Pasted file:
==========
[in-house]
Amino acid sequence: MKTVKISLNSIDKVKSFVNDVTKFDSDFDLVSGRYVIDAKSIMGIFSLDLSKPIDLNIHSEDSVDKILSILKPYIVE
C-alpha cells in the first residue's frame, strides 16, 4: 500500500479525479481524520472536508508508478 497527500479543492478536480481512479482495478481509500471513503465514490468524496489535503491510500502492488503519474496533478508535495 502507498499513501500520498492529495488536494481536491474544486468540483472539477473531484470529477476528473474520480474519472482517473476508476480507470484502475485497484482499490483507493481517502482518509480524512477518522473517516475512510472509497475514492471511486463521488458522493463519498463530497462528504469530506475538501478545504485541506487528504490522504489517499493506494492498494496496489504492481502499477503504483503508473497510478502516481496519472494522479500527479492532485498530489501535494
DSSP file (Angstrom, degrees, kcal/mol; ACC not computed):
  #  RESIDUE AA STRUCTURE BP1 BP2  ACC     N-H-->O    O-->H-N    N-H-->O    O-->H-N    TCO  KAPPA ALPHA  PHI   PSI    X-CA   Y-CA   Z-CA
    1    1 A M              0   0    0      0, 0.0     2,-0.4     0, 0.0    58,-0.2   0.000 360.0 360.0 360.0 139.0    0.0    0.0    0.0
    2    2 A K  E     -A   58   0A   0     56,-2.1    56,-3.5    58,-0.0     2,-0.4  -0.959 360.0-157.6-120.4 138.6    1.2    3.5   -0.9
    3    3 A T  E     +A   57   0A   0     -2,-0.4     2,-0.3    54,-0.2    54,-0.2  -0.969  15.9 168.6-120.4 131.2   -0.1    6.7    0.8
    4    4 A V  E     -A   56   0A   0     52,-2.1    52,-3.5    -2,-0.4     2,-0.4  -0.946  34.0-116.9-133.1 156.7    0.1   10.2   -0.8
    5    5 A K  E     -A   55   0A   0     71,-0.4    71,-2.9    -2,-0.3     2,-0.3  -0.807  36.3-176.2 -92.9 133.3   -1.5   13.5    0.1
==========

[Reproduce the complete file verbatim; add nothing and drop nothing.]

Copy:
[in-house]
Amino acid sequence: MKTVKISLNSIDKVKSFVNDVTKFDSDFDLVSGRYVIDAKSIMGIFSLDLSKPIDLNIHSEDSVDKILSILKPYIVE
C-alpha cells in the first residue's frame, strides 16, 4: 500500500479525479481524520472536508508508478 497527500479543492478536480481512479482495478481509500471513503465514490468524496489535503491510500502492488503519474496533478508535495 502507498499513501500520498492529495488536494481536491474544486468540483472539477473531484470529477476528473474520480474519472482517473476508476480507470484502475485497484482499490483507493481517502482518509480524512477518522473517516475512510472509497475514492471511486463521488458522493463519498463530497462528504469530506475538501478545504485541506487528504490522504489517499493506494492498494496496489504492481502499477503504483503508473497510478502516481496519472494522479500527479492532485498530489501535494
DSSP file (Angstrom, degrees, kcal/mol; ACC not computed):
  #  RESIDUE AA STRUCTURE BP1 BP2  ACC     N-H-->O    O-->H-N    N-H-->O    O-->H-N    TCO  KAPPA ALPHA  PHI   PSI    X-CA   Y-CA   Z-CA
    1    1 A M              0   0    0      0, 0.0     2,-0.4     0, 0.0    58,-0.2   0.000 360.0 360.0 360.0 139.0    0.0    0.0    0.0
    2    2 A K  E     -A   58   0A   0     56,-2.1    56,-3.5    58,-0.0     2,-0.4  -0.959 360.0-157.6-120.4 138.6    1.2    3.5   -0.9
    3    3 A T  E     +A   57   0A   0     -2,-0.4     2,-0.3    54,-0.2    54,-0.2  -0.969  15.9 168.6-120.4 131.2   -0.1    6.7    0.8
    4    4 A V  E     -A   56   0A   0     52,-2.1    52,-3.5    -2,-0.4     2,-0.4  -0.946  34.0-116.9-133.1 156.7    0.1   10.2   -0.8
    5    5 A K  E     -A   55   0A   0     71,-0.4    71,-2.9    -2,-0.3     2,-0.3  -0.807  36.3-176.2 -92.9 133.3   -1.5   13.5    0.1